I still feel as though could have done better; been a better advocate and a better nurse, both on the day the little boy died and on the day that I stood up to speak about him. I am acutely and painfully aware that on both of those days the only person those parents had to look to was me; trusting me to support them and look after their baby, to act in their best interests and be at their side as the worst thing that they could imagine played out before their eyes and they were powerless to stop it.

I am just me; I’m not the most senior or the most skilled nurse but nor am I the worst, my blog is reasonably widely read but it doesn’t have anything like the reach or audience that I would like it to. I go to work each day, wanting to be the best nurse that I can and I write about the babies that I care for, hoping that others will read their stories through this blog. I do my best to break down barriers, build communication, share memories and make sure that the babies that I have cared for are never forgotten.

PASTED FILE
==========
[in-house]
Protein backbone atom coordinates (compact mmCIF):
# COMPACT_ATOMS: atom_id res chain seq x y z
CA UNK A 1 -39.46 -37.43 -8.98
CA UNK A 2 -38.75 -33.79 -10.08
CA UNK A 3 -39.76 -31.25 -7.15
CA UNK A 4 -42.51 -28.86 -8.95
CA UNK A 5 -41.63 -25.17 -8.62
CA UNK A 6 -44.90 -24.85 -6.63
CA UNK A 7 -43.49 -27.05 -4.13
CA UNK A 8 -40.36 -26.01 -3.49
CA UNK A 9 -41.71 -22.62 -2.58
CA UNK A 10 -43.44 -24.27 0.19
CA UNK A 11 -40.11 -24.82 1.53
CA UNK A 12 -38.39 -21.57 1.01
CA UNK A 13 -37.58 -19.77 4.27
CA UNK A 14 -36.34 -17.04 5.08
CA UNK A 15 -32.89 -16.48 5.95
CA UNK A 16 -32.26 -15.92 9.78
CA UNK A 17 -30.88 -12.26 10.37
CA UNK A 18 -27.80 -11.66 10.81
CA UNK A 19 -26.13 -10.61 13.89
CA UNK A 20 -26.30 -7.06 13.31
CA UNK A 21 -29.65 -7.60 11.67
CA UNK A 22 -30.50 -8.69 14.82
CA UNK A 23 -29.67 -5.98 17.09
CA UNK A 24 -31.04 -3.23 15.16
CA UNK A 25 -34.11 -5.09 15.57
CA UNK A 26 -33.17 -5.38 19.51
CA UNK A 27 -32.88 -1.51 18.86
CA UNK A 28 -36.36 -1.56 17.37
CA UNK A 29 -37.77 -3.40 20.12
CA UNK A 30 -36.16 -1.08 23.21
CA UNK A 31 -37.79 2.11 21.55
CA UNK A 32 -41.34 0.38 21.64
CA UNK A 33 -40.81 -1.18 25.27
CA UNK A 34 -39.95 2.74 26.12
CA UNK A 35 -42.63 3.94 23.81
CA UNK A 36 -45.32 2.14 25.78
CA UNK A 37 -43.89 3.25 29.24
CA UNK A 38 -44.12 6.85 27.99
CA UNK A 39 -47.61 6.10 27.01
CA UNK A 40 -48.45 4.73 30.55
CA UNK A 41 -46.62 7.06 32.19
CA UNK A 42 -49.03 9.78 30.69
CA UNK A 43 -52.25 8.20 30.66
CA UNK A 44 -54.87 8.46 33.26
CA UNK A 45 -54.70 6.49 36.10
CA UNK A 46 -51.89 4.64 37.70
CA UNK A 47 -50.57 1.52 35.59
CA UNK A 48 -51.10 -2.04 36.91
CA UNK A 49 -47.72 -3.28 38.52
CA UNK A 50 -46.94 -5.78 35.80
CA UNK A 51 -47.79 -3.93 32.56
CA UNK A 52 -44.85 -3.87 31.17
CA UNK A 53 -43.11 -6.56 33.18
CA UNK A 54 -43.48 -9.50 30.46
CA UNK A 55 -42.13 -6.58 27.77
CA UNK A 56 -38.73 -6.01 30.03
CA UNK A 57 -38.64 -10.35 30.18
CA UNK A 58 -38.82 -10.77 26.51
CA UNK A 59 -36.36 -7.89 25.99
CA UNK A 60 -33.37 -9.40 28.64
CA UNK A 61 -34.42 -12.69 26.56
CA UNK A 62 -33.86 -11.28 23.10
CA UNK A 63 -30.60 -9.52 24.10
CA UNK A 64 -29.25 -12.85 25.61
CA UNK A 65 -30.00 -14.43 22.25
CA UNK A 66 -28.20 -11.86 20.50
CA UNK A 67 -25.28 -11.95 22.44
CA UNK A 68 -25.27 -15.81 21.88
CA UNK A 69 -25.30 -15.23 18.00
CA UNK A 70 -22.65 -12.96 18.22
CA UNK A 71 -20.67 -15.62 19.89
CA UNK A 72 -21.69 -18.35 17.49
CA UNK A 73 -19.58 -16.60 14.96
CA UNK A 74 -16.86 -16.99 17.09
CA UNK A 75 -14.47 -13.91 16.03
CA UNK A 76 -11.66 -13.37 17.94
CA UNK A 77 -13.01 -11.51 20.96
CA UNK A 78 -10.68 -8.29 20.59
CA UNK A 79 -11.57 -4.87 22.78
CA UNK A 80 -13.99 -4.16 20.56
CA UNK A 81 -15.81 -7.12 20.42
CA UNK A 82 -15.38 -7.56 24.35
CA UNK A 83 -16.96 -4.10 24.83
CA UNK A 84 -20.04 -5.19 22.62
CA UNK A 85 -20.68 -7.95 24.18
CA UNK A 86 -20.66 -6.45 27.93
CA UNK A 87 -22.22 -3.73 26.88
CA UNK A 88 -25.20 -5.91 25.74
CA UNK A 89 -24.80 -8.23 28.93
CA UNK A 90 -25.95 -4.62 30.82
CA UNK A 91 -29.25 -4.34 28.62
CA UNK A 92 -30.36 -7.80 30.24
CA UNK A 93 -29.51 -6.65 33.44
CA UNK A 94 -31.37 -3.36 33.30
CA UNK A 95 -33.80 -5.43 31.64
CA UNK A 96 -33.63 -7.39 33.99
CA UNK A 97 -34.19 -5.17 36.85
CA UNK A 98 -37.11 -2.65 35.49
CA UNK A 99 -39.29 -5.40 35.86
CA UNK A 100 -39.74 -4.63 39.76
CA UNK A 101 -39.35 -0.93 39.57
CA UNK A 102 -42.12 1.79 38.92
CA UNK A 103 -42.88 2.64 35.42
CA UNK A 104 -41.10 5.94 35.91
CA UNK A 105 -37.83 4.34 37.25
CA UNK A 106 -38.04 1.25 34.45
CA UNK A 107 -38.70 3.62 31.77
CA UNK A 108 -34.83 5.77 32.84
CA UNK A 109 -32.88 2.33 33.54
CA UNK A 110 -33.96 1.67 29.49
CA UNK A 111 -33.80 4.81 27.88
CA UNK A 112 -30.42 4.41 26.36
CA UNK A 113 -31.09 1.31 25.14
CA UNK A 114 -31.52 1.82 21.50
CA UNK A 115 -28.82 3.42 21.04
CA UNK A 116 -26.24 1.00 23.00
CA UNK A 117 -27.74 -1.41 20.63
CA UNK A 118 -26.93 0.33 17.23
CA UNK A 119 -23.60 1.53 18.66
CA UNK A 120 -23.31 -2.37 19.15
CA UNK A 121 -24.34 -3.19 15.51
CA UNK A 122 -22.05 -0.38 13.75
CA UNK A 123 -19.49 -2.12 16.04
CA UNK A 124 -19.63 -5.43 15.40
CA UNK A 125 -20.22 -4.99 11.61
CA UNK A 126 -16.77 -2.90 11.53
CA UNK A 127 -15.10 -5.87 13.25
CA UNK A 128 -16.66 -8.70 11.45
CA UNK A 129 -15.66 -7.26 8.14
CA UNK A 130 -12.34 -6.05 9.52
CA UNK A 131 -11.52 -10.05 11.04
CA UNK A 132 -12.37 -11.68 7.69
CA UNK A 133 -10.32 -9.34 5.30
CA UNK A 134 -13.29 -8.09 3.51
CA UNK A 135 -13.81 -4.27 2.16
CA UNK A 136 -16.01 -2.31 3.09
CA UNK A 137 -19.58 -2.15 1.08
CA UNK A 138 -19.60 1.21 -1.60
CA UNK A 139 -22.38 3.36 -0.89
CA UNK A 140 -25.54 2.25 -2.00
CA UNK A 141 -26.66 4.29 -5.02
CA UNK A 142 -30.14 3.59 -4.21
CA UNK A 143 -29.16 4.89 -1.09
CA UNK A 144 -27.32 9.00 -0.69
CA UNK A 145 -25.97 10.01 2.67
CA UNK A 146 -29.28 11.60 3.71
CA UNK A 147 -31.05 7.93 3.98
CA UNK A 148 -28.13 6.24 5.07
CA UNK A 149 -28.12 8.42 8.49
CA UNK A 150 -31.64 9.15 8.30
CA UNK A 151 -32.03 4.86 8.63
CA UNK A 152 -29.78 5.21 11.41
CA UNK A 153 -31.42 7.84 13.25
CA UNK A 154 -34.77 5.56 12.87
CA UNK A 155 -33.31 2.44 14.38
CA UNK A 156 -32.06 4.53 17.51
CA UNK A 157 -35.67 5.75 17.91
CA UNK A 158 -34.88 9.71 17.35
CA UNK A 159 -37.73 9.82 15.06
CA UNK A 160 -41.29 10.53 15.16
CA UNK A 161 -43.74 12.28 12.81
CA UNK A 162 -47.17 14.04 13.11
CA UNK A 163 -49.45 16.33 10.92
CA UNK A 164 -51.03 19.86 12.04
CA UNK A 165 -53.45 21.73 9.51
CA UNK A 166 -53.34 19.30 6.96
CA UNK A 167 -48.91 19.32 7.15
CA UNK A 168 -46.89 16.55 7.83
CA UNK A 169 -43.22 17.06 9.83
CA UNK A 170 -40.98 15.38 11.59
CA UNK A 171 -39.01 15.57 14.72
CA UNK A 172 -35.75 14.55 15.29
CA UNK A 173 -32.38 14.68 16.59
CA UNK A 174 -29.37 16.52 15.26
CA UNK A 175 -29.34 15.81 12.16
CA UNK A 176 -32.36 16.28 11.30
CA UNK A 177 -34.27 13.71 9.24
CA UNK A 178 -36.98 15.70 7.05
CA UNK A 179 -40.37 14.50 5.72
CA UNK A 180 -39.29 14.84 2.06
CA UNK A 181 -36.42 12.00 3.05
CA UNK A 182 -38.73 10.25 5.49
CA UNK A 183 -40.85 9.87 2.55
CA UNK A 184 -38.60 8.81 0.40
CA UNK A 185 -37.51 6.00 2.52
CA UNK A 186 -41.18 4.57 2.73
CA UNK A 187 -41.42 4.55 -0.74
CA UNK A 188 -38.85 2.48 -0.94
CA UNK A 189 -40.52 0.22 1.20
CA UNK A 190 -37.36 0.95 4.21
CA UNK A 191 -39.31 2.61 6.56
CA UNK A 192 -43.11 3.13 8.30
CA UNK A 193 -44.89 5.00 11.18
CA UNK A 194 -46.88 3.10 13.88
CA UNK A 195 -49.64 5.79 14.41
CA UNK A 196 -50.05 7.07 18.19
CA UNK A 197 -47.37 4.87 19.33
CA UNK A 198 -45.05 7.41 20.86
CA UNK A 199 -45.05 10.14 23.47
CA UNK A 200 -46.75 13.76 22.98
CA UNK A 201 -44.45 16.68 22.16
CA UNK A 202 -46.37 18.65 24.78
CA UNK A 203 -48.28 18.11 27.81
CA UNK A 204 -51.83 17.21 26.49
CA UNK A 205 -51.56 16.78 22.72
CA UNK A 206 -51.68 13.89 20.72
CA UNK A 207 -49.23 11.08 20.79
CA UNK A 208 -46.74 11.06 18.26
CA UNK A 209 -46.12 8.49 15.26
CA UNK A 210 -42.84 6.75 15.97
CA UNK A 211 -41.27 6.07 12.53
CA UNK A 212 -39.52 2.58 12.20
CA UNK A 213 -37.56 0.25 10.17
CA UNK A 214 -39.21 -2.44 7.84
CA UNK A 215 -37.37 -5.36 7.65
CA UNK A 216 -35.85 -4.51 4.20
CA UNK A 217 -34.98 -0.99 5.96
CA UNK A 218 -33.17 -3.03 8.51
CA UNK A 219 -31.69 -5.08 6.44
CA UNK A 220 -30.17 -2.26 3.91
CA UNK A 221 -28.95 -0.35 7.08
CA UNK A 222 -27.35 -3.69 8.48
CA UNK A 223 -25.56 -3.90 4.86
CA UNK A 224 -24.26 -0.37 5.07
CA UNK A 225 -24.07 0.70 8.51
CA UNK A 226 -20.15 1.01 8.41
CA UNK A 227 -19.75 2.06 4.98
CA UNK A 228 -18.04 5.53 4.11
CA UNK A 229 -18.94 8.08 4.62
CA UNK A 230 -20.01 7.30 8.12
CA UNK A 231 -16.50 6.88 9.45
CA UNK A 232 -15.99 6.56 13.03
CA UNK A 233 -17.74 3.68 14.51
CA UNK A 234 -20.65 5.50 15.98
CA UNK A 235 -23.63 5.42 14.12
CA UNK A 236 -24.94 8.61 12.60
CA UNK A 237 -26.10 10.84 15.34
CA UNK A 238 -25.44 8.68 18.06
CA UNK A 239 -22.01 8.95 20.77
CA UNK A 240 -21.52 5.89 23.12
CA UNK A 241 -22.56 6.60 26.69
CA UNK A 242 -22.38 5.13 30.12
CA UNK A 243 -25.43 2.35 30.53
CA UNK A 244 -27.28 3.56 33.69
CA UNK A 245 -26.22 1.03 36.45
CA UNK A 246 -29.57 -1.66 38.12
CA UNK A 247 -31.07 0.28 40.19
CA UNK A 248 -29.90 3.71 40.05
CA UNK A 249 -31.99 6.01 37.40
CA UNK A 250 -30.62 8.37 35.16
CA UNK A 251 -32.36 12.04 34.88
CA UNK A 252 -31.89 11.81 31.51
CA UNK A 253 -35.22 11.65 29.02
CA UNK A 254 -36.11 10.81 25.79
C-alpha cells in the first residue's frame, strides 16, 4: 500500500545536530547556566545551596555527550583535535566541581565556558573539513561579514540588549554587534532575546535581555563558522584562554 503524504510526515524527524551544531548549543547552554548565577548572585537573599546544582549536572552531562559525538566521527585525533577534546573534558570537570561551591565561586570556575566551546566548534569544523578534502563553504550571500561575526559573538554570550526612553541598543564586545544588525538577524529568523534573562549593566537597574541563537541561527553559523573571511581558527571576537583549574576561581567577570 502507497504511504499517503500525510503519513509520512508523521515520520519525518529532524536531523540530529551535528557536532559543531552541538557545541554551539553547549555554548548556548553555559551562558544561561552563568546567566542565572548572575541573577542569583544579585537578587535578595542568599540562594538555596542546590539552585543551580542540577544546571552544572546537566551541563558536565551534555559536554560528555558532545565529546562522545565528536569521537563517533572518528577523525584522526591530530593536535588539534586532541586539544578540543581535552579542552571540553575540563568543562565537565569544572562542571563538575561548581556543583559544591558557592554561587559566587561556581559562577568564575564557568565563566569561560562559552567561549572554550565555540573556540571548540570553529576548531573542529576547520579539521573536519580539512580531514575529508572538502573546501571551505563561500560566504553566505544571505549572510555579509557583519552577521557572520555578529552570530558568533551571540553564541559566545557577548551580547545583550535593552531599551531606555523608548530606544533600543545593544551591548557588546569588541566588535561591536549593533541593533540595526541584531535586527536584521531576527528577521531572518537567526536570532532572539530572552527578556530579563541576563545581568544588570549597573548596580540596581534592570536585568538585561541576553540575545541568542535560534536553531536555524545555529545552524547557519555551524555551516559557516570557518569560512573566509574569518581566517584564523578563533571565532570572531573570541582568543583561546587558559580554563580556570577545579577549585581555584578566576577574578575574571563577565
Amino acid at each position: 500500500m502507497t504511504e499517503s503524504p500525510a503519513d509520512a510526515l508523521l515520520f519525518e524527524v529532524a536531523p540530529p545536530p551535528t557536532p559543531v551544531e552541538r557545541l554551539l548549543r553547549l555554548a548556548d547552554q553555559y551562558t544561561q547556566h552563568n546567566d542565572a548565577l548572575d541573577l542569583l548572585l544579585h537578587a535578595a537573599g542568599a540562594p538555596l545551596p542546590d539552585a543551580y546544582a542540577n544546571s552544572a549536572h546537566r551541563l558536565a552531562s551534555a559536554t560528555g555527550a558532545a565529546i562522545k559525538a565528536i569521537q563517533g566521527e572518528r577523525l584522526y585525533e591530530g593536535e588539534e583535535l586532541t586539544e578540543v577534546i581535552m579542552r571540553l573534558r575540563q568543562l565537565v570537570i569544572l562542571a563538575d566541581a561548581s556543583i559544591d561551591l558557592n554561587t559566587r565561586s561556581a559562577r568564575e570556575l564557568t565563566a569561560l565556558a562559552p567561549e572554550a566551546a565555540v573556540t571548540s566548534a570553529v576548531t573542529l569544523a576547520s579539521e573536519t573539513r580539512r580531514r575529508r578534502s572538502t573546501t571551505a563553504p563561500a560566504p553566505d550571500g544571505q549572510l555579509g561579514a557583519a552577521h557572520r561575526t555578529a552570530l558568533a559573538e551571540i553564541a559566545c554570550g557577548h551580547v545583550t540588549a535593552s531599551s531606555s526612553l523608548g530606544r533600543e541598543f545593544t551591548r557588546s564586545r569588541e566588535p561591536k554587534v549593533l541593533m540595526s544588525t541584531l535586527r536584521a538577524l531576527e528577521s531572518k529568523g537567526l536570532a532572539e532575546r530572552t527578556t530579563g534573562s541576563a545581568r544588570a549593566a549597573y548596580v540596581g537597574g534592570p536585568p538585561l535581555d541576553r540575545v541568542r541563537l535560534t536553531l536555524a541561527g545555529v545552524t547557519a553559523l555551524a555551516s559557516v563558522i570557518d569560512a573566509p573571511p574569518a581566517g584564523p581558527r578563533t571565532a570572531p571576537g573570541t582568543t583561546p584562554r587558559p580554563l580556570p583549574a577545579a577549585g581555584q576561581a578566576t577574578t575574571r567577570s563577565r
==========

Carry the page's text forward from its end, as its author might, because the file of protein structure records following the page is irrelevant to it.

Thank you BritMums Live for inviting me to be a keynote speaker and helping me to tell the world that these children lived.

7 thoughts on “BritMums Live 2015 Keynote Speeches – For Them

  1. twinderelmo2014 says:

    Thank you for your post. I was one of the majority that was sat sobbing my eyes out as you read it so beautifully aloud. You did your post, that baby boy and his parents justice as I was moved so much listening to your words xxxxx


  2. Amber says:

    You were incredible. You could not have delivered that speech any better than you did, and the emotion that you shared with us only made it feel more real. And yes, I sobbed!

    Well done you! Listening to you speak, I was proud to tell the people on my table that you were a friend.